Title: The Fall and Rise of Peter Stoller
Author: M. Pepper Langlinais
Publisher: Amazon/Kindle Unlimited
Length: 304 Pages
Category: Historical, Espionage, Spy Thriller
At a Glance: At its heart, this novel is a character study, something it succeeds at and I feel falls short in too. If you are a diehard completionist, be aware that so much is left incomplete here. In the end—or, what is offered as the end—I was invested in the intrigue and revelations Langlinais wove into her story. I only hope this is book one in a series.
Reviewed By: Lisa
Blurb: In 1960’s London, British Intelligence agent Peter Stoller is next in line to run the Agency—until he falls in love with cab driver, Charles, and his life goes off the road. When Charles is accused of treason, Peter is guilty by association. Peter manages to extract them both, but the seeds of doubt have been planted, putting Peter’s mind and heart at war. Is ignorance truly bliss or merely deadly?
Review: The Fall and Rise of Peter Stoller has all the earmarks of an excellent espionage thriller, and M. Pepper Langlinais takes a refreshing approach on the subject. Agent Peter Stoller has the cool disposition that’s required of his service to the Crown, though he doesn’t possess a similar sophistication or the uncanny knack for foreseeing how the pieces will move around the board in this game of cat and mouse in quite the way Ian Fleming’s iconic spy does. In fact, Peter seems at least two steps behind much of the time. In his defense, however, he is being maneuvered through the conspiracies and covert machinations in an operation that’s meant to leave him in a position of power—a position he doesn’t want—nor does know who’s behind it all, which causes myriad issues for him as the story unfolds.
Peter never knows who to trust and so he doesn’t trust anybody—something that, as it turns out, isn’t an altogether imprudent discipline in his line of work. His aloofness becomes a clear and present conflict when he meets Charles Toulson, a humble London cabbie, though. They quickly become lovers, introducing the immediate complication of Peter’s need to be secretive throwing a wrench into their relationship. He’s sent on a mission about which he can’t be truthful to Charles, for obvious reasons, and the tension thickens when Peter’s innate suspicion begins to register things about Charles that give him pause. When Charles is taken into custody and accused of treason, Peter is charged with the decision between duty to the Crown and the man he loves. Loyalty is a sticky wicket and is made more so when Gordon Lessenby, Peter’s boss-cum-father figure—the man whose position in the agency Peter was unwittingly being groomed for—disappears.
At its heart, this novel is a character study, something it succeeds at and I feel falls short in too; though, to be fair, it only falls short if this is a standalone rather than book one in a new series. Little is resolved at the story’s conclusion, Peter does fall and then rise again, yet he also remains much the same at the end of the book as he is at the start. The accumulated whos and whats and hows have yet to all fall into place. The whys and wheres are, however, made clearer. There are characters who are introduced and seem to play a significant role—a fellow agent, Jules Maier, and a schoolmate who materializes from Peter’s past and who is a person of no small influence, in particular—but at present they are more pieces on the game board much the same as Peter, clearly significant but not yet fully realized in their roles.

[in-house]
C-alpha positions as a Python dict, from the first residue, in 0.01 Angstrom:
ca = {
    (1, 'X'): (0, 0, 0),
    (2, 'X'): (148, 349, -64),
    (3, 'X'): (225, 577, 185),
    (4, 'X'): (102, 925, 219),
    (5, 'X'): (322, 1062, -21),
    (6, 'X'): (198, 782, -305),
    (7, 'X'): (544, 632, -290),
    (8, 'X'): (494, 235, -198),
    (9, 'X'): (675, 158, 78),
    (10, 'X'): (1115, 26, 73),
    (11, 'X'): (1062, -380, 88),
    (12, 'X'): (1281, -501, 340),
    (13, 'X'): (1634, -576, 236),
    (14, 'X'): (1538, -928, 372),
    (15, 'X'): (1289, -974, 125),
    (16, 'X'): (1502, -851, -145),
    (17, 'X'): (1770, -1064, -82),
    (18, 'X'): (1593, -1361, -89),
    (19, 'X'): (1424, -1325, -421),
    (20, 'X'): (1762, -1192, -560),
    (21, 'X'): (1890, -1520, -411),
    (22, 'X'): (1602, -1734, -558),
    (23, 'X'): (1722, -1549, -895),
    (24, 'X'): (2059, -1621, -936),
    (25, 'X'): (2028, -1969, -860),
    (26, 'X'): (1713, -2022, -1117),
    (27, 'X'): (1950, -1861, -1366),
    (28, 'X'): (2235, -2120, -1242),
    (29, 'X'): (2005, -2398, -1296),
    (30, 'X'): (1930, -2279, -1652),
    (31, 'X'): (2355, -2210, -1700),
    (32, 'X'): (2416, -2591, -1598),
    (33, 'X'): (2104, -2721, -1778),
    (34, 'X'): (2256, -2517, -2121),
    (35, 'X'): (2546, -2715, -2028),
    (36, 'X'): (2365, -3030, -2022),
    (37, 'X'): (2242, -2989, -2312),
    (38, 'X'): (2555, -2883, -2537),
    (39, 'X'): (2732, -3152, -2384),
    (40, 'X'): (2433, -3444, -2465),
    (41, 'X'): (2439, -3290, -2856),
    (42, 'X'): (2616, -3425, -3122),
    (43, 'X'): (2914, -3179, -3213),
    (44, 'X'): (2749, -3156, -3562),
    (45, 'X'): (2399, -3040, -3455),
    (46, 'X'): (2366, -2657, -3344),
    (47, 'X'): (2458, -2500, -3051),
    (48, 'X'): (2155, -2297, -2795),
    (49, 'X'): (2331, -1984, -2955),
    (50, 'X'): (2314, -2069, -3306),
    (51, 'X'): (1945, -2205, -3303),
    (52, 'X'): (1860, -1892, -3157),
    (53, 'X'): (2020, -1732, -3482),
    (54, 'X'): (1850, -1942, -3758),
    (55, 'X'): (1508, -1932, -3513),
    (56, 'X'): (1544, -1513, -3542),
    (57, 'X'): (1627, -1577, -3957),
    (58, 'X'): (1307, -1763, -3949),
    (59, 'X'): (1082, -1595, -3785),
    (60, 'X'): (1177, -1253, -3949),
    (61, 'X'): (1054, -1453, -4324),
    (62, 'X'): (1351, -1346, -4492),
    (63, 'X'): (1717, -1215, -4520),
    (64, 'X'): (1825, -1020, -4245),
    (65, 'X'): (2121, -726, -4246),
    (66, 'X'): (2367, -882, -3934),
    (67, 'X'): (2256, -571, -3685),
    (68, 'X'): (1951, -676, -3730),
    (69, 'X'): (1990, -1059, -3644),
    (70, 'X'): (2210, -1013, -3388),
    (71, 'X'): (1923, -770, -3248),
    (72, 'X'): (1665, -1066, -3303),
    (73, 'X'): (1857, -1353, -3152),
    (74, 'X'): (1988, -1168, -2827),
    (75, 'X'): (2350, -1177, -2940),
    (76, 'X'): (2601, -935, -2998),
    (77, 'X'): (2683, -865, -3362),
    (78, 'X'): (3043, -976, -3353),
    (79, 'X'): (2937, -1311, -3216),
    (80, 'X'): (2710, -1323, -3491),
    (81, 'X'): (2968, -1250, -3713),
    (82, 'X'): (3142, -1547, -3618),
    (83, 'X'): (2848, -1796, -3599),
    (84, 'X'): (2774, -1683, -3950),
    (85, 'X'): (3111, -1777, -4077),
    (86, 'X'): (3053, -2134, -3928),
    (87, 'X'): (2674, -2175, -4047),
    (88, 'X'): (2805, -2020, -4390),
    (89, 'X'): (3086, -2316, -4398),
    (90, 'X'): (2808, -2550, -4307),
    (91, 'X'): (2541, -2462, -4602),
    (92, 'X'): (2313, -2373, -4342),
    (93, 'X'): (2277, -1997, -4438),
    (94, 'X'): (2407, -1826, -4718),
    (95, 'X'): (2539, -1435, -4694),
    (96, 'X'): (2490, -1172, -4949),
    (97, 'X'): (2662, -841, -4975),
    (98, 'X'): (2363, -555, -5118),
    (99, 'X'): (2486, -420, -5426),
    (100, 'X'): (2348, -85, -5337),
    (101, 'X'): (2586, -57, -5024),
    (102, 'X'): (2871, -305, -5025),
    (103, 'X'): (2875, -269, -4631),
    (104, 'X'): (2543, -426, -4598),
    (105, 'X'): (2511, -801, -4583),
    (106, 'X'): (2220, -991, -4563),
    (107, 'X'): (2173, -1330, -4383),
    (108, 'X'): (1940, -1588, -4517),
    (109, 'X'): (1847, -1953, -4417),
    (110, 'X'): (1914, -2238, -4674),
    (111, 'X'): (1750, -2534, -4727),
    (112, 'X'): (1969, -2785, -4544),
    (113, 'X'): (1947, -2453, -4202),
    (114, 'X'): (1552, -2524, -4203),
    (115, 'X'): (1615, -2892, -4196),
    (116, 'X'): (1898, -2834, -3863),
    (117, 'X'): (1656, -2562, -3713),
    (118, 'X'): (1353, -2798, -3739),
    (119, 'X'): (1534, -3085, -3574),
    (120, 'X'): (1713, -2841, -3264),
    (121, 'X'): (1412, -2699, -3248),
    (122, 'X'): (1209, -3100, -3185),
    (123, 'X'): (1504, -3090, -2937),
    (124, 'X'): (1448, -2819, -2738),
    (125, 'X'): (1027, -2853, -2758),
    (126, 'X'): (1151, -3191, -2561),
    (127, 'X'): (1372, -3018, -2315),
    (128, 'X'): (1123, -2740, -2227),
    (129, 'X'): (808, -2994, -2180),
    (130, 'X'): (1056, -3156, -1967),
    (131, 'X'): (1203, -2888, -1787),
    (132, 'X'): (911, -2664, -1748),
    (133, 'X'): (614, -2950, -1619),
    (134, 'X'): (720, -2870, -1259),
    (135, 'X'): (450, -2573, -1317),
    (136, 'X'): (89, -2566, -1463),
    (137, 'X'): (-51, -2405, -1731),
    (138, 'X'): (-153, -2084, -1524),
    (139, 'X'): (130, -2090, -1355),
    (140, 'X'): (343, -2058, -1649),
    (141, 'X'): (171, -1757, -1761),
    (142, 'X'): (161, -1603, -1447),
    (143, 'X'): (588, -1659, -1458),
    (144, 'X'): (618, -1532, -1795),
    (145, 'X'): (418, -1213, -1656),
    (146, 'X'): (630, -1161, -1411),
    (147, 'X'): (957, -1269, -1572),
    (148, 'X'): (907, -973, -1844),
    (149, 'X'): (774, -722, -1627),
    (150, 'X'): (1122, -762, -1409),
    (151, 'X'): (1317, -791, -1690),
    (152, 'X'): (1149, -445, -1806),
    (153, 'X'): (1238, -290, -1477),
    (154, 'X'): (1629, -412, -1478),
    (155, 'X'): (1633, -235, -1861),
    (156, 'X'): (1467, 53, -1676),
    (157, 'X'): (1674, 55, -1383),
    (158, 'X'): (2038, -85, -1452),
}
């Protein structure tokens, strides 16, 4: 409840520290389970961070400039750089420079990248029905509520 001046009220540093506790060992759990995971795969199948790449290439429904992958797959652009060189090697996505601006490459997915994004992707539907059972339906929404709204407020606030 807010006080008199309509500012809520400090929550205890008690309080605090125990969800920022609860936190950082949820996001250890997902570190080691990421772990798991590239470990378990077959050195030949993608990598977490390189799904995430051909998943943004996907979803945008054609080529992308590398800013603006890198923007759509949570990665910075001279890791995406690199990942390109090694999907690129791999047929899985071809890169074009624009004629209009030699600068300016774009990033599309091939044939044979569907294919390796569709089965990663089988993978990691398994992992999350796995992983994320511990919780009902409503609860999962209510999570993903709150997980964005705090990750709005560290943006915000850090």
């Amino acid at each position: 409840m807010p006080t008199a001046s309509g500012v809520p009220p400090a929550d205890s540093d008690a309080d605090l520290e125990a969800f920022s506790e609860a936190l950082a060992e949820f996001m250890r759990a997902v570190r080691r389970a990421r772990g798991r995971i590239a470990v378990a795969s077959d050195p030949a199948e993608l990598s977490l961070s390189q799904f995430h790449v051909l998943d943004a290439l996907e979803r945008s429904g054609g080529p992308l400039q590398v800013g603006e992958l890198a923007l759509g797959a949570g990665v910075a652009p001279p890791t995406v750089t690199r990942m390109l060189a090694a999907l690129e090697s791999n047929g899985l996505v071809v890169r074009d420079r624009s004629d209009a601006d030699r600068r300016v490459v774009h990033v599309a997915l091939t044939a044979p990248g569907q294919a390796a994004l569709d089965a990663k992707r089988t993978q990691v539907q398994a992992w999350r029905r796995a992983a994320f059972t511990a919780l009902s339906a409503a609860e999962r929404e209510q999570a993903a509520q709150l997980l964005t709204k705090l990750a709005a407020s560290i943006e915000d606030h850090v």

I’d have loved to see the setting a bit more developed as well. The absence of technology and the presence of typewriters go some way in grounding readers in the past, but there was so much more personality to the Swinging 60s in London that might have been included to make the setting more vibrant. That not a single character smoked was, I felt, a minor anachronism in and of itself, as was the fact that no one seemed to have an issue with Peter and Charles living together as more than mere friends and roommates. I’m chalking that up to author license and acknowledging that it wasn’t the focus of the story.
The suspense and danger to Peter as pieces begin falling into place is quality, his relationship with Charles taking hit after hit is a realistic fallout of the circumstances, and Langlinais communicates it well. If you are a diehard completionist, though, be aware that so much is left incomplete here. In the end—or, what is offered as the end—I was invested in the intrigue and revelations Langlinais wove into her story. If this is just the beginning for Peter Stoller, I am effectively hooked and will be on the lookout for his further adventures through the shadow world he inhabits, especially to see where he and Charles go from here. If this is all I’m getting, however, I’m left in the crosshairs of an intriguing premise and engaging characters who feel unfinished.
You can buy The Fall and Rise of Peter Stoller here:
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